What does it mean to centre on justice? Can we decentralize the conversation, what are common values, connect with others and who is missing (for example, land activists in the Global South). In this regard, the group brought up a few points. First, the need to engage with the oppressed communities by meeting them in their own spaces: where they are, what they desire and enjoy, and what bothers them. Second, that most of the activism for a clean Internet comes not from within it but is rather happening offline, for example, near lithium extraction sites or data centers with large water consumption that affects communities. Third, a culture of Internet sustainability must include how people in different parts of the world make use of the Internet or even reject its use. 

Network mapping: Where are we? What are we good at? What and who are missing to scale up the efforts? This is a subject that interests a great deal of Internet practitioners, but takes a great effort, especially due to power asymmetries. Some of the ideas brought up are: 1) We need to clarify our scope and a vision of what we want. 2) To map and know who to reach out to, and for what purpose. 3) To work with people working at the network-level. Finally, a strong and diverse theory of change is needed to bring communities to discuss issues and to take action.

What people are working on

In a round of virtual speed geeking, several participants shared their work: 

  • Open Climate. We are a group of people that started thinking: is there a connection between “all things open” and “all things climate?” We’ve explored this question in a set of public, open calls, where we invite others to participate and share their view. You can see some of our thoughts on the subject of openness and climate action, as well as our past calls.
  • The Association for Progressive Communications (APC) highlighted a number of projects from their Technology, environmental justice and sustainability initiative, including a guide to the Circular Economy of Digital Devices, and the 2020 GISWatch edition on: Technology, the environment and a sustainable world: Responses from the global South. (Shawna Finnegan)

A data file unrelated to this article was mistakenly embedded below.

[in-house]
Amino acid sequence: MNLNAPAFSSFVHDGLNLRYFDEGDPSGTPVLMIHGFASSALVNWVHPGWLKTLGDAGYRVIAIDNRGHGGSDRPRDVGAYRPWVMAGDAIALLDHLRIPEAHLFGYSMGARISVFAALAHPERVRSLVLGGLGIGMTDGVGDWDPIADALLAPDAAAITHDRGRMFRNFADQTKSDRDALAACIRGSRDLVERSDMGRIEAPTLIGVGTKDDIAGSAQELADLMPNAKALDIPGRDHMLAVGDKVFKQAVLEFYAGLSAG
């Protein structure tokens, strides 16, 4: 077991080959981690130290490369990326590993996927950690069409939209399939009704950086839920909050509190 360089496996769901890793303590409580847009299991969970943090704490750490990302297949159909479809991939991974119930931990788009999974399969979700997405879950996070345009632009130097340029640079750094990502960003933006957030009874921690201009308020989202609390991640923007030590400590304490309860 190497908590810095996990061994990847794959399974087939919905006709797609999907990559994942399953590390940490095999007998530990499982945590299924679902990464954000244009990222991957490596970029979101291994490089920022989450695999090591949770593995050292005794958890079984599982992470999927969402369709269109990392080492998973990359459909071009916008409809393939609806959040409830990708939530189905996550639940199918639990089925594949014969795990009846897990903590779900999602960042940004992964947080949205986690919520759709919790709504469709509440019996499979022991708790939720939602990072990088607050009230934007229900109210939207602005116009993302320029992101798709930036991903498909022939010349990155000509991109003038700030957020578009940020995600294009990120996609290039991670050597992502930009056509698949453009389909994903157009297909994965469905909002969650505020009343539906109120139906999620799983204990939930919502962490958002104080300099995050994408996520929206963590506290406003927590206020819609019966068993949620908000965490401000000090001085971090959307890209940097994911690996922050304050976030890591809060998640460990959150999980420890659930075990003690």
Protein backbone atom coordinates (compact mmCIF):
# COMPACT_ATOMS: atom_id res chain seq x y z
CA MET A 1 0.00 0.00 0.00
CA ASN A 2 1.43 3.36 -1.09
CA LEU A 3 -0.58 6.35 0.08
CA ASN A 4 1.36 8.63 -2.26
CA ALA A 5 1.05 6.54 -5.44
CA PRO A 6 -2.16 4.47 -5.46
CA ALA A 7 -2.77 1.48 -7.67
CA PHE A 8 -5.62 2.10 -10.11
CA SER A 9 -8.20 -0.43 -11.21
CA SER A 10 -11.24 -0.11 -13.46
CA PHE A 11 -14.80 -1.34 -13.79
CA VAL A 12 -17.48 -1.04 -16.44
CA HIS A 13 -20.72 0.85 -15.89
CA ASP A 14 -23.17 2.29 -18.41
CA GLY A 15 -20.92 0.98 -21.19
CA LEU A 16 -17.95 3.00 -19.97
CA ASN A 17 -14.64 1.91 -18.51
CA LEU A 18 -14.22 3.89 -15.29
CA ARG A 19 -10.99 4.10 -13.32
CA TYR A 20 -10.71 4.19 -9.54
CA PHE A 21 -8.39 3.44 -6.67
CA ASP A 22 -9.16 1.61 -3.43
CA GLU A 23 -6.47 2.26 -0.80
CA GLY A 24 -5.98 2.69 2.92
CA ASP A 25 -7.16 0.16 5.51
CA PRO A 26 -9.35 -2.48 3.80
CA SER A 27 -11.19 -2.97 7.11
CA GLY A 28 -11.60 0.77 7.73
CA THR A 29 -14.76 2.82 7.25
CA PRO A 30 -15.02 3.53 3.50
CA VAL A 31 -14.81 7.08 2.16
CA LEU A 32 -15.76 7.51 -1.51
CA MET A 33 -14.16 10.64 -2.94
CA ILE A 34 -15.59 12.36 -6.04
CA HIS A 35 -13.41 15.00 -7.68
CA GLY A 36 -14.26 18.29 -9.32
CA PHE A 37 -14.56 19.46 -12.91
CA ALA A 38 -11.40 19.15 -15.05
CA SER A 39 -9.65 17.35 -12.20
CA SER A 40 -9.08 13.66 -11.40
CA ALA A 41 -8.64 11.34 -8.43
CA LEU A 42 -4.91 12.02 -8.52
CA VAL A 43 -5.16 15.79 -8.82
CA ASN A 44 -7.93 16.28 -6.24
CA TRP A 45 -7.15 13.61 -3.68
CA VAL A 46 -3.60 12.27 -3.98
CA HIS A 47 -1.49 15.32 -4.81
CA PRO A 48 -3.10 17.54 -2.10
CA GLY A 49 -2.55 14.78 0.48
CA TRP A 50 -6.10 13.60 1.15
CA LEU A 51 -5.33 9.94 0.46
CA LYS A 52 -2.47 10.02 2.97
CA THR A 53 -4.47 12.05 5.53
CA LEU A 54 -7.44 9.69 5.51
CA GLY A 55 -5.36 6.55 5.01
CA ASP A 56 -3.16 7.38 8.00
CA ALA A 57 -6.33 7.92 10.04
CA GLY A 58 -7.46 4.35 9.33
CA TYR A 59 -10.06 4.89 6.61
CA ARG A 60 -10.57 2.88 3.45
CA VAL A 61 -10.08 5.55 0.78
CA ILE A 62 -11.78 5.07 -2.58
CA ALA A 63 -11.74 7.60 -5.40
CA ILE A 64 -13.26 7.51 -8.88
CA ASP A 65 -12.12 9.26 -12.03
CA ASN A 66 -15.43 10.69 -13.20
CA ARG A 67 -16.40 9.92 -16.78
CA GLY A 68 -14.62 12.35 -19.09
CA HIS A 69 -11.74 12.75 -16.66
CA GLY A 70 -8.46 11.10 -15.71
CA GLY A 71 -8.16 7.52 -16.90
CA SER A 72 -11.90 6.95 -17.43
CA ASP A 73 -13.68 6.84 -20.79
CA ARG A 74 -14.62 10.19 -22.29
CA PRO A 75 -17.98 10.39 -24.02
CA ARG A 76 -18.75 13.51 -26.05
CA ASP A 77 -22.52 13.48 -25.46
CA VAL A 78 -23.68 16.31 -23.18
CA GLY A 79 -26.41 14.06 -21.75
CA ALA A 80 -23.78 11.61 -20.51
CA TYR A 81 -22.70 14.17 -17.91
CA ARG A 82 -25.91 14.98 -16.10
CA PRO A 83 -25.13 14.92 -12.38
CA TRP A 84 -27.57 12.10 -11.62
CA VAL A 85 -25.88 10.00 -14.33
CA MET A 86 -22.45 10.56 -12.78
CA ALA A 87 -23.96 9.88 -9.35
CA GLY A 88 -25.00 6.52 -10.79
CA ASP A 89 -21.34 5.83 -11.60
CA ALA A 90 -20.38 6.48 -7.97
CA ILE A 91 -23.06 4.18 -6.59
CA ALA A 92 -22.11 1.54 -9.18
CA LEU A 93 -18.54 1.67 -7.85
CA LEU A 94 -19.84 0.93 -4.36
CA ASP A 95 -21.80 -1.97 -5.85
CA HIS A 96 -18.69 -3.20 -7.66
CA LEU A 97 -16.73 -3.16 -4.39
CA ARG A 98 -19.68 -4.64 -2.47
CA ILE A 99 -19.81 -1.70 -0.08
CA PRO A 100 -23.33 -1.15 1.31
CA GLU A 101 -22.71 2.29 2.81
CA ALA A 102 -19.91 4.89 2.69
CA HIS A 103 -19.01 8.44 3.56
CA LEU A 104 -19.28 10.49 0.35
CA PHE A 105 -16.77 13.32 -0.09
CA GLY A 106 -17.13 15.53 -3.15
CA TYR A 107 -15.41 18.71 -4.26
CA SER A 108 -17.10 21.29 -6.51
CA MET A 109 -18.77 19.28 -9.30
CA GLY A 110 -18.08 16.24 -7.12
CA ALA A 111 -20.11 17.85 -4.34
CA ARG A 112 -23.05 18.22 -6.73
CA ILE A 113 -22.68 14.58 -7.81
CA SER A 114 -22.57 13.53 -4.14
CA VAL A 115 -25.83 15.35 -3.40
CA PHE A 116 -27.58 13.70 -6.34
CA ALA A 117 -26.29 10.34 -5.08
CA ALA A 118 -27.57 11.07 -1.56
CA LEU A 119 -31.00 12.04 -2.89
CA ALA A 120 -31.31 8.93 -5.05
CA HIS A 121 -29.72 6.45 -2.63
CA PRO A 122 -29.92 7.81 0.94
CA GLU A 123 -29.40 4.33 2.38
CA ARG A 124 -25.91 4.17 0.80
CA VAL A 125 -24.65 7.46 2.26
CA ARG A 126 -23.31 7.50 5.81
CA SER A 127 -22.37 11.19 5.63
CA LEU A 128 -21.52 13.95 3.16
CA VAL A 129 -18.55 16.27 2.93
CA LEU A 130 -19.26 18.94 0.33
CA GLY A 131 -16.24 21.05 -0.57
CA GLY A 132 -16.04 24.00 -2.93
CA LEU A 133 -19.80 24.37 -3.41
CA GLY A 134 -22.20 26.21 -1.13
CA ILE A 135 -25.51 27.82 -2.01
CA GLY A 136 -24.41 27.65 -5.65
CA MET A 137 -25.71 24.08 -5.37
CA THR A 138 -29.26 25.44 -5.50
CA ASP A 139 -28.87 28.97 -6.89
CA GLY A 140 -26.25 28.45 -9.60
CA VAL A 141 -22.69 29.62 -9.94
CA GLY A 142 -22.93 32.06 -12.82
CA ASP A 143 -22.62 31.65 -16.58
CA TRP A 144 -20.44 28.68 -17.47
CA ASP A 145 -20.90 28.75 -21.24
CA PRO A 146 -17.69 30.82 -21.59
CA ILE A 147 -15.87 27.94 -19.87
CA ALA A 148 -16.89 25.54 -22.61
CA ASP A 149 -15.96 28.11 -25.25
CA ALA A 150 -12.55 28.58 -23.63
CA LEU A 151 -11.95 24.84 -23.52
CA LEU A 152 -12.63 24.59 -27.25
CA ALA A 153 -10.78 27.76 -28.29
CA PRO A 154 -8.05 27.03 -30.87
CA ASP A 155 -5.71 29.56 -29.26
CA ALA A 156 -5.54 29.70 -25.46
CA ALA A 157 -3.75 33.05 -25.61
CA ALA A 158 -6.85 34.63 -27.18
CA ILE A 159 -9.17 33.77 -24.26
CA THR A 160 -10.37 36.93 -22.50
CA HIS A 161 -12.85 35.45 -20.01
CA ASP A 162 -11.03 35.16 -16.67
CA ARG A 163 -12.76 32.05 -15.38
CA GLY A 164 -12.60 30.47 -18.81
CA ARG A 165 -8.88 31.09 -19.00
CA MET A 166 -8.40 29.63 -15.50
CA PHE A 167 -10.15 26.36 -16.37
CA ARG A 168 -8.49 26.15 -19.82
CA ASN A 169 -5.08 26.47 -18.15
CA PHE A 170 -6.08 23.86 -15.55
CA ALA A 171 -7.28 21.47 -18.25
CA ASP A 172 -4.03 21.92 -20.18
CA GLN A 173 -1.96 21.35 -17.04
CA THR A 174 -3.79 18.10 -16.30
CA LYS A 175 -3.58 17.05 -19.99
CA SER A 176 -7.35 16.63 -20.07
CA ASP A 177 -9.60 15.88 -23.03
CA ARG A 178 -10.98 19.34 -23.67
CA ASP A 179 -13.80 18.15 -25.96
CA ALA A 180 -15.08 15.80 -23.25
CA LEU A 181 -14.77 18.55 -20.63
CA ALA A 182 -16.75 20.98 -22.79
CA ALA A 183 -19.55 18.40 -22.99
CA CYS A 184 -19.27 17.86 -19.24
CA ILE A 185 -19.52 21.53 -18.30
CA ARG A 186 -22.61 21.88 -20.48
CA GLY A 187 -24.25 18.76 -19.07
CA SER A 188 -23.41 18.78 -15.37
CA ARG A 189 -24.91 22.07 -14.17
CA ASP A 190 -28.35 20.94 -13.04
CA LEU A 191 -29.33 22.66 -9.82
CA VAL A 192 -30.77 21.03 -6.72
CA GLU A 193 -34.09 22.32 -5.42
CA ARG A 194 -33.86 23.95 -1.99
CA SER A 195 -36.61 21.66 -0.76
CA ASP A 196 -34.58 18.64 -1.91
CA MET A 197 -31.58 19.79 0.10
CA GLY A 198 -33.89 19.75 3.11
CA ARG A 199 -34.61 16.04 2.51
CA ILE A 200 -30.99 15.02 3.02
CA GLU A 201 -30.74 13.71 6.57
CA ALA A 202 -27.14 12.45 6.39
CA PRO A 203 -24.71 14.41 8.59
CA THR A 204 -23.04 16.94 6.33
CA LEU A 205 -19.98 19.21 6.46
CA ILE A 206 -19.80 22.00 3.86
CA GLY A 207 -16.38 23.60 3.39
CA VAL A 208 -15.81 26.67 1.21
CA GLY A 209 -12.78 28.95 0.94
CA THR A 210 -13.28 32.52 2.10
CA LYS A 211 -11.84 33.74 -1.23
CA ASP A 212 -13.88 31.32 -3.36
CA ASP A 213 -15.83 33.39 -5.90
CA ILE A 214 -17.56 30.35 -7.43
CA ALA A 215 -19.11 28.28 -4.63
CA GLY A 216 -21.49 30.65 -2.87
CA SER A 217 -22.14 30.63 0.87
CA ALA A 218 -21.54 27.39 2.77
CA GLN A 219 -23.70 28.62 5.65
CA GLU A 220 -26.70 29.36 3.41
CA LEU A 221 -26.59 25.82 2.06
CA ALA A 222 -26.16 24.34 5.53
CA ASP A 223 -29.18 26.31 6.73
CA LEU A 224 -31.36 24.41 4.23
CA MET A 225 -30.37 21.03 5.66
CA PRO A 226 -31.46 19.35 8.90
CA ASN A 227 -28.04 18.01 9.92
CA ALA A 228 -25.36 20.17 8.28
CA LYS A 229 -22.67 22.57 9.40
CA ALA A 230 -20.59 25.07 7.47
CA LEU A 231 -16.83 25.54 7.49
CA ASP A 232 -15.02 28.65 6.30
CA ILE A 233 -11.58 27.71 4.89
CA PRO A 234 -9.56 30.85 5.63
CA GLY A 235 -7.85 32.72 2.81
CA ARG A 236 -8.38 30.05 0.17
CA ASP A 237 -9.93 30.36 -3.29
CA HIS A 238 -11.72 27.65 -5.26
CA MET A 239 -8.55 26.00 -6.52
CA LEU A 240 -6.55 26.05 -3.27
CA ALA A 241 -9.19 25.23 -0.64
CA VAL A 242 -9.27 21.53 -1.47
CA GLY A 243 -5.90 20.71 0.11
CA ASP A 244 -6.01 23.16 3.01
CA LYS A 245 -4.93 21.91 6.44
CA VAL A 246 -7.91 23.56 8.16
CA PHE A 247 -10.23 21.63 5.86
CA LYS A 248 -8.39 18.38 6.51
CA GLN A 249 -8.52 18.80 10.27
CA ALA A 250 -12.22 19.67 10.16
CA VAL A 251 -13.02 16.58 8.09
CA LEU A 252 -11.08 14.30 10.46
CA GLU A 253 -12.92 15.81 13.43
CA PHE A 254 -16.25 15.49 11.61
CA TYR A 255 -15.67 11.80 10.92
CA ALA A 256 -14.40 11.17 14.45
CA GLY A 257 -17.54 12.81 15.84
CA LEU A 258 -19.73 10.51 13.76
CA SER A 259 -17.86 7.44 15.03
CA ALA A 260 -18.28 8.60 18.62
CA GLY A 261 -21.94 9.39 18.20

• Sustainable Digital Infrastructure Alliance (SDIA). How to work collaboratively across the entire digital economic value chain to realize sustainable digital infrastructure by 2030 (Michael J. Oghia)
  • Cathleen Berger. Shared lessons learned around GHG Accounting and what it will take to make sustainability management transparent, accessible, and interoperable going forward.
  • Greens/EFA’s campaign actions. Mandatory EU-repair score, upcoming study on environmental impacts of digital technologies (Narmine Abou Bakari)
  • The Engine Room. Offered a sneak preview on their new project, Digital rights funder strategies and environmental justice (The Engine Room)
  • The Greenweb Foundation. A reflection on where we are now with technology and green energy and what needs to shift to achieve a Fossil-Free and Just Internet by 2030. Announced the Green Web Fellowship. (Chris Adams)
  • Scoping Study on Digital Rights Funder Strategies & Environmental Justice. Ariadne Network, Mozilla and Ford Foundation are engaging with a scoping study to help funders in the digital rights field develop better grantmaking strategies that address the intersection of digital rights and climate justice issues. In the next month consultants are working on a number of issue briefs and a scoping study on the intersection, which will be published end of 2021 – early 2022 (Fieke Jansen, Michelle Thorne, and Maya Richman)
  • #WikiForHumanRights. Wikimedia movement’s forms of action, one is editing Wikipedia as a tangible form of action anyone can do for climate justice. (Alex Stinson)
  • Imagining Intercitizenships On 11-18 November IAM Weekend is organizing the 7th annual gathering to reimagine the internet(s) as sustainable networks for solidarity and care, (Andres Colmenares)

Other things to look out for

  • Open climate call, a pilot series of “OpenClimate” calls will be convened with the aim of understanding the relationship of the open movement to the climate crisis.
  • European Greens/EFA’s launch of a study on the environmental impacts of digital technologies (AI, cloud, autonomous vehicles, IoT, etc.) – 18 November 2021
  • The Engine Room will conduct a mapping the landscape of work at the intersection of digital rights and environmental justice 
  • Green Web Fellowship exploring the role climate justice plays in being a responsible technologist
  • IAM Weekend 11-13 November 2021 Gathering to discuss: what if we come together to reimagine the internet(s) as sustainable networks for solidarity and care?
  • Instituto Latinoamericano de Terraformación, multidisciplinary research using feminist theories and practices to understand the relationships between technology, the ecological/climate crisis, and social justice in Latin America.
  • Gato.Earth is an epistolary project created by two friends separated by an ocean. Each month we will send letters with selected readings that fall at the intersection of technology and the current climate emergency.